How To Tell If Your Broker Is Churning Your Investment Account

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Financial advisors are like any profession – there are good ones and there are bad ones. As long as financial advisors are compensated by commissions, some of the unscrupulous ones will continue to attempt to enrich themselves by excessively trading accounts.

Churning is excessive trading by a broker in a client’s account largely to generate commissions. Churning claims arise out of the inherent conflict of interest involved when a financial advisor is compensated by commissions earned in buying and selling securities on behalf of a client.

So what are the warning signs that your broker may be churning your account? The best clues are usually the documents that you receive from your brokerage firm.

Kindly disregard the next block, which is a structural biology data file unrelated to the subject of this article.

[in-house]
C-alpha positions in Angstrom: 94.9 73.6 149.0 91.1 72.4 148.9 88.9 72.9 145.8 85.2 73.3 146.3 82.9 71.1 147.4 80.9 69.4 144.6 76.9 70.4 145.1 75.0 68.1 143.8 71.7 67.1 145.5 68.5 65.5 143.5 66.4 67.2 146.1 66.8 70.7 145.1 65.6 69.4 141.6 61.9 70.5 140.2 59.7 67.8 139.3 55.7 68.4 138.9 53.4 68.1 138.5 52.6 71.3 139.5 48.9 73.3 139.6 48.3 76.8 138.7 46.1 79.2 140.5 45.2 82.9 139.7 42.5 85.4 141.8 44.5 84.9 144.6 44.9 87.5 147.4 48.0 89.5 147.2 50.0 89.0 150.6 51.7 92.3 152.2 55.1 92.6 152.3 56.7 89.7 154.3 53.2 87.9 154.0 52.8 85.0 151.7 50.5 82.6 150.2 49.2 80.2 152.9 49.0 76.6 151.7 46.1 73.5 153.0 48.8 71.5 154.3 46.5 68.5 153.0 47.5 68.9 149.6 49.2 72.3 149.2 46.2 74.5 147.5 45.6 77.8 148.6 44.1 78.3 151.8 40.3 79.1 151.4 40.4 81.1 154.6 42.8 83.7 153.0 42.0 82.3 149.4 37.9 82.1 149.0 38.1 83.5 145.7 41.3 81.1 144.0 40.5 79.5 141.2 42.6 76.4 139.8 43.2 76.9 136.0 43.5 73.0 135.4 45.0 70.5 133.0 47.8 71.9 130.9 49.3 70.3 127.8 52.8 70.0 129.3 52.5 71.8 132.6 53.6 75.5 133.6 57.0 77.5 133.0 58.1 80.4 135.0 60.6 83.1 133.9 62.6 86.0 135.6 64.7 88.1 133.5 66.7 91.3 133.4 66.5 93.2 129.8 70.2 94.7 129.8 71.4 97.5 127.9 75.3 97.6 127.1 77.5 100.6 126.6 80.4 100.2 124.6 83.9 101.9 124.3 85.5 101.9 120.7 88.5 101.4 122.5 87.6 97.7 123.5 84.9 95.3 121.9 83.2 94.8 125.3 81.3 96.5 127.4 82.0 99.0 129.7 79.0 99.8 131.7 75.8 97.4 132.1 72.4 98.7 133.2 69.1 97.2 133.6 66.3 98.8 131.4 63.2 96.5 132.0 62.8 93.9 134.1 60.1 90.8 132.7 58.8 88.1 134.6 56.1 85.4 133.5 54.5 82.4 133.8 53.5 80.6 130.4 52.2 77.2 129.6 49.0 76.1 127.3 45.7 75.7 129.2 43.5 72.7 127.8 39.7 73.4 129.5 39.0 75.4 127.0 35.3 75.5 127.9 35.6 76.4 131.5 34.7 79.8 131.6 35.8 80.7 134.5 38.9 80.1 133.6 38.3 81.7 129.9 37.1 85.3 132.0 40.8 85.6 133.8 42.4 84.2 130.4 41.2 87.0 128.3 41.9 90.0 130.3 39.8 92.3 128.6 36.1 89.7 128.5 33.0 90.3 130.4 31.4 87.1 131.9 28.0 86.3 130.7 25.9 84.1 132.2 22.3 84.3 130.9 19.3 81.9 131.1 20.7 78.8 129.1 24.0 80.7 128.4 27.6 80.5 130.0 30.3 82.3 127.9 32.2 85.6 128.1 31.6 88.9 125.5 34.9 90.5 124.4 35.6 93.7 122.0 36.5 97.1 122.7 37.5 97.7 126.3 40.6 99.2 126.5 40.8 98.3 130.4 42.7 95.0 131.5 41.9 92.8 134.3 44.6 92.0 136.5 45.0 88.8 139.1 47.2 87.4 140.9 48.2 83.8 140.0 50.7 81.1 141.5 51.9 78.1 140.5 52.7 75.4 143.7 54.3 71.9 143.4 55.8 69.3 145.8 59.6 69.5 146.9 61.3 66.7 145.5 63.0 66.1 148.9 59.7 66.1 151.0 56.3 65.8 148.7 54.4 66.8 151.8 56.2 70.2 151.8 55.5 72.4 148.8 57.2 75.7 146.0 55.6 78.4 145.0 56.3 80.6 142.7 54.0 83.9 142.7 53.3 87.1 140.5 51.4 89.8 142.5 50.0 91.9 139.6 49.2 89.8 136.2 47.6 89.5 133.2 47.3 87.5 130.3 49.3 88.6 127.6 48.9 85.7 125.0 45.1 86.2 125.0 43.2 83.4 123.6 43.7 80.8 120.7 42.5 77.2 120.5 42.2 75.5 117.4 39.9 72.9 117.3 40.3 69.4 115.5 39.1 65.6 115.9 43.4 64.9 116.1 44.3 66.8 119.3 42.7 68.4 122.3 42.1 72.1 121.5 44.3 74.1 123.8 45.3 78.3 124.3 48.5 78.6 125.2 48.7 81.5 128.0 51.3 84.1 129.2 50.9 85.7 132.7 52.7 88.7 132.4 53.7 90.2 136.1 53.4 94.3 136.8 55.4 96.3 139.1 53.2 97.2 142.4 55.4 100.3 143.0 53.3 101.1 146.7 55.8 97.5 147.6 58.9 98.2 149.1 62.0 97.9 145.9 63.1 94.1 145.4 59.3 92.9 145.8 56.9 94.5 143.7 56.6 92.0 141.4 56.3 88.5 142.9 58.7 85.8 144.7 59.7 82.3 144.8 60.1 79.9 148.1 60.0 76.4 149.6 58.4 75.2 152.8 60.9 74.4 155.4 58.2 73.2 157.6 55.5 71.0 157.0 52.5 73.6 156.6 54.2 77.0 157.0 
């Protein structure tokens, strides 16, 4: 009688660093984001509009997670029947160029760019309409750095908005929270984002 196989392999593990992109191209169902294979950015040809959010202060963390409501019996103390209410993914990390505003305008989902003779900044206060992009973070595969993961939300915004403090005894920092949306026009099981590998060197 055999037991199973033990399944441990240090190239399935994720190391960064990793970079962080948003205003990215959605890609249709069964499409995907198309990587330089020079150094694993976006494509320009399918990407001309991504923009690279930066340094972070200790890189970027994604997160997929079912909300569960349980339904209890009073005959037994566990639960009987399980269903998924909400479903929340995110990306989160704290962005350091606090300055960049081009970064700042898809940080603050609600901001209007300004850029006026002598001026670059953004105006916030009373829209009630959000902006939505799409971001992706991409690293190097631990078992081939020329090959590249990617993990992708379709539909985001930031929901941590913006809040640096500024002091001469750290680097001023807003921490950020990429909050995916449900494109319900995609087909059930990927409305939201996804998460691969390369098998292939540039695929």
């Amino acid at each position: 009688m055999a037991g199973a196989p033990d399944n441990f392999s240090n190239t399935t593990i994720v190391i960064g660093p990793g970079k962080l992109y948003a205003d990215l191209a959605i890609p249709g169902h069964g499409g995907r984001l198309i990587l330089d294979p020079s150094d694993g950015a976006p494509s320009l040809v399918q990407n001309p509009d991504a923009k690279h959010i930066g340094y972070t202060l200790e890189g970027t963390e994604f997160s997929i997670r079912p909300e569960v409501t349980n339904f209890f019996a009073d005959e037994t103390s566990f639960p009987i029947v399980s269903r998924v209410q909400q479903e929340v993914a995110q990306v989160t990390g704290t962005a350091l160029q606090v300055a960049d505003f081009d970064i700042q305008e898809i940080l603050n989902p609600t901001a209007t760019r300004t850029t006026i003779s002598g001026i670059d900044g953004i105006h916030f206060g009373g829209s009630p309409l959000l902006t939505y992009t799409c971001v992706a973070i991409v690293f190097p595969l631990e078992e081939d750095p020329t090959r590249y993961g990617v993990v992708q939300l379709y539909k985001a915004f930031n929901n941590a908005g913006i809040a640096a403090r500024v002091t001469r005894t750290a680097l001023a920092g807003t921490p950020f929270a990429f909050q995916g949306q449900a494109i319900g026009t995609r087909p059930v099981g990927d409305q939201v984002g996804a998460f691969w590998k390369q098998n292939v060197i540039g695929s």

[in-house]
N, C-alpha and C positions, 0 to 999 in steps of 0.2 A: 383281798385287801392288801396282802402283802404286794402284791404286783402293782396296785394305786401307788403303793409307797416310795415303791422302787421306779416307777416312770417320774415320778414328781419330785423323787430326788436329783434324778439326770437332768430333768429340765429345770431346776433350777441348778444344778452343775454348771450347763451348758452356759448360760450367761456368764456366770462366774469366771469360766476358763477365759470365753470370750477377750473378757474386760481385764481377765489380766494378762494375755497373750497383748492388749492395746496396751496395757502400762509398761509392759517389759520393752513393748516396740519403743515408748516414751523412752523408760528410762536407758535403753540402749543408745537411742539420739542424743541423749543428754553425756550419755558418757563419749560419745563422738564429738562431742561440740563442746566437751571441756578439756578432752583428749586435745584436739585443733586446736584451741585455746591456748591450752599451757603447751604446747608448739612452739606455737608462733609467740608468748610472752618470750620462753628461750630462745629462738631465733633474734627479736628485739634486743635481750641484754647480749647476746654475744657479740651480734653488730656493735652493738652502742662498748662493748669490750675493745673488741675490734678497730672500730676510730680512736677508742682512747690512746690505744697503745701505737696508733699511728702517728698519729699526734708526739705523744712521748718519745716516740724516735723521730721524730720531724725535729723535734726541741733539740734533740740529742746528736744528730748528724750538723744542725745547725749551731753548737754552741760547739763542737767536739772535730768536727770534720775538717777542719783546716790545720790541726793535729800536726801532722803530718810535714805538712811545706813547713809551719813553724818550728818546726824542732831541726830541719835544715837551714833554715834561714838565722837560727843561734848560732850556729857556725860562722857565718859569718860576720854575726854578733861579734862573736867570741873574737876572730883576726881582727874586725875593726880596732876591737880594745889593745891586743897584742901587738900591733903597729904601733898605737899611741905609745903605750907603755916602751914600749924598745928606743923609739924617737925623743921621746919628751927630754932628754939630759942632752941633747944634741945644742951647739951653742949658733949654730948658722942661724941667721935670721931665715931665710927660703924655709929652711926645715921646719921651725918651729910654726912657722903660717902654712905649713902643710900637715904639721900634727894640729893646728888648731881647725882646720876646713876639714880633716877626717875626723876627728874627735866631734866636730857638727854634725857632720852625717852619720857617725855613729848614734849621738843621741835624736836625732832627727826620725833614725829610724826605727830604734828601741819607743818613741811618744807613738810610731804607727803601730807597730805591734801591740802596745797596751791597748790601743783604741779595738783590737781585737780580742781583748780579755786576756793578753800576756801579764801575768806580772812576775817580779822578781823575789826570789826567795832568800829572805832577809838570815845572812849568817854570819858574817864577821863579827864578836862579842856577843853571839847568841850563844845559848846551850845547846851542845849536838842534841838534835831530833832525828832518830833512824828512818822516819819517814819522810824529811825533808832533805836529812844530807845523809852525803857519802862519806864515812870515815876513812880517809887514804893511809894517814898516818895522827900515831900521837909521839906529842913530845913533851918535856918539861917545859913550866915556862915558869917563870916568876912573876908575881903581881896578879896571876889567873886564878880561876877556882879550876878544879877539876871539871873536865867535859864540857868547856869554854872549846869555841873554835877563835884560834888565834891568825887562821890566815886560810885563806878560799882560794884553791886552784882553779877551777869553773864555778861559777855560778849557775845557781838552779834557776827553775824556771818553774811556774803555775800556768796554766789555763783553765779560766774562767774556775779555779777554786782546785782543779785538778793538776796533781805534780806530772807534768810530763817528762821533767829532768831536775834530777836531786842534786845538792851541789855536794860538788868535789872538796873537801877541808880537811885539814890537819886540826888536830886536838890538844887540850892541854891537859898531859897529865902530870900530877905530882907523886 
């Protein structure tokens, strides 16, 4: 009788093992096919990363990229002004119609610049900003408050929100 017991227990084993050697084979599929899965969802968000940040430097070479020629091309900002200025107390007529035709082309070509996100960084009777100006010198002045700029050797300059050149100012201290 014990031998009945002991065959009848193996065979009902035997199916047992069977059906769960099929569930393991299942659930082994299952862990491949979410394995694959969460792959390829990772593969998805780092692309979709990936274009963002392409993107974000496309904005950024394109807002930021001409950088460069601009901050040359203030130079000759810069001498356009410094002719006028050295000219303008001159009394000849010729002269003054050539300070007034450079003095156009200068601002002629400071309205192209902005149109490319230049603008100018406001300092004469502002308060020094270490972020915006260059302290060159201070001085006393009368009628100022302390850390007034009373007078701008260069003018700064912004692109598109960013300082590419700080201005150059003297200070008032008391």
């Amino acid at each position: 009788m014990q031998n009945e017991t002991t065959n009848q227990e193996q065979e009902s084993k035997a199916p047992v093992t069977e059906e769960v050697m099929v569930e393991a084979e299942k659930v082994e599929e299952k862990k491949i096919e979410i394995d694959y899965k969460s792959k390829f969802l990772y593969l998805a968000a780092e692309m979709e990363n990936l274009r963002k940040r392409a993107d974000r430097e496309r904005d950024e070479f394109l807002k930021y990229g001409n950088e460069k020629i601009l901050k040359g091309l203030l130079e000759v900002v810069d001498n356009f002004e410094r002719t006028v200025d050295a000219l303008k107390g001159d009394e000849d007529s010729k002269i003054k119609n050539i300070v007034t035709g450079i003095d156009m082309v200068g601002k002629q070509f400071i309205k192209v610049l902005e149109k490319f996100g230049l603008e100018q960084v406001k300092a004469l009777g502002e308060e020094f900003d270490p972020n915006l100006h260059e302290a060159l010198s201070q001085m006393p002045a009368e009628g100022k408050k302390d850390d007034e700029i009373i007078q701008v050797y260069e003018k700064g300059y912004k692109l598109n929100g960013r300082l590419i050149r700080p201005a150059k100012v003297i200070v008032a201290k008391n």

Brokerage firms are required to send you confirmations after every transaction. Unless you are an active, sophisticated trader, there should not be that much trading in your account. For conservative, long-term investors, it is considered general wisdom that buy and hold strategies are the best way to go. So, if you are receiving confirmations once or twice a week, or 10 or more times per month, this may be a warning sign that your broker is excessively trading your account.

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